Whatcom Magazine

This spring, venture out for sculpture collection, bird-watching, Marine Life Center

Early spring often surprises folks in Whatcom County with pleasant days, so take advantage of the sunshine when it appears. If the weather is poor, head to one of the county’s many museums, galleries or music venues for good times.

Remember, check ahead to make sure venues are open and activities are taking place. For more ideas, check each Thursday’s Take Five, our arts and entertainment section, or go to calendar.bellinghamherald.com.


1312 Bay St., Bellingham.

Hours: 11 a.m. to 5 p.m. Wednesday through Sunday.

Cost: $6 adults, $3 for kids 11 and younger.

Details: 360-738-3886, sparkmuseum.org.

Spark has an amazing collection of more than 1,000 radios and an array of 19th-century electromagnetic equipment that depicts the history and development of radio and electricity. The nonprofit organization offers self-guided tours, workshops and special events.


3424 Meridian St., Bellingham.

Hours: 6 a.m. to 10 p.m. daily.

Facilities: Pathways, picnic areas, playground, rose and magnolia gardens, restrooms.

Details: 360-778-7000, go to cob.org and search for Cornwall Park.

There are three entrances to Cornwall Park; two on Meridian Street and one at the north end of Cornwall Avenue. Use the entrance on Meridian at the traffic light at Squalicum Parkway to access the north picnic shelter, playground, and spray park. Use the entrance on Meridian just south of the light at Squalicum Parkway to access the tennis courts, ballfields and disc golf course. Use the entrance at the north end of Cornwall to access the south picnic shelter, playground and horseshoe pits.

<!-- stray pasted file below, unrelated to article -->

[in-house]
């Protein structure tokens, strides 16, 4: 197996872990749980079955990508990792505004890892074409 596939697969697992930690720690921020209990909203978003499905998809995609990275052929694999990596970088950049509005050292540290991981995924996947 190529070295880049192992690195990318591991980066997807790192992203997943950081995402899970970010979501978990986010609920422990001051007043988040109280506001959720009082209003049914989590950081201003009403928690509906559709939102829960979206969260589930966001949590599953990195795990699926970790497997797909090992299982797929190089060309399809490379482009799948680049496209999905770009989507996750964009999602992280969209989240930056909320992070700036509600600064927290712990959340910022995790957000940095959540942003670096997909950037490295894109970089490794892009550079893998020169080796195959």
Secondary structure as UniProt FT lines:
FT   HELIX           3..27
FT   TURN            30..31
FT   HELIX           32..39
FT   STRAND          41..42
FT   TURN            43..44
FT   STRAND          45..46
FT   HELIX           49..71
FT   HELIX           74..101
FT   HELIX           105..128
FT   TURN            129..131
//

Walking tour map and audio guides are available at Fine Arts Building, Western Washington University campus.

Hours: Any time.

Cost: Free. Most parking on campus is paid parking, ask at visitor center about parking.

Details: 360-650-3963, wwu.edu and search for “ sculpture tour.”

While you appreciate the work of 24 international artists, your kids can touch and race around Western’s outdoor sculpture collection. Pick up a walking tour map or audio guide at the Fine Arts Building, or schedule a guided tour. Don’t miss Isamu Noguchi’s Skyviewing Sculpture, one of the collection’s most famous pieces. Audio phones are available at the WWU visitors’ booth.


1801 Roeder Ave., in Port of Bellingham complex, Bellingham.

Hours: 11 a.m. to 5 p.m. daily September to May, and 10 a.m. to 6 p.m. daily June to August.

Cost: Free, but donations accepted.

Details: 360-671-2431, marinelifecenter.org.

Tide-pool touch tanks and small aquariums highlight the marine life of Bellingham Bay. Kids love to dip their fingers in the critter touch tank at the Squalicum Harbor interpretive center, and volunteers are on hand to answer questions. The family-oriented facility includes three large aquariums and an observation pool brimming with such sea life as fish, crabs and sea stars.


217 Front St., Lynden.

Hours: 10 a.m. to 4 p.m. Monday through Saturday.

Cost: $7 adults, $4 seniors and students, free for kids 6 and younger.

Details: 360-354-3675, lyndenpioneermuseum.com.

Lynden Pioneer Museum features a replica of Lynden’s historic downtown, an early 20th century farmhouse, and more than 60 vintage buggies, cars and tractors, plus agricultural exhibits and a First Nations display. Visit the museum store, which carries books on local history and Delft ware from Holland.


Around Whatcom County you can see diving hawks just driving down the freeway. Many fantastic bird-watching spots abound, including Whatcom Falls and Semiahmoo parks, Tennant Lake, Blaine’s Marine Park, and Larrabee and Birch Bay state parks. Venture out with binoculars and a camera, or join such groups as North Cascades Audubon Society for extra insight.

Costs: Vary.

Details: 360-671-1537, northcascadesaudubon.org.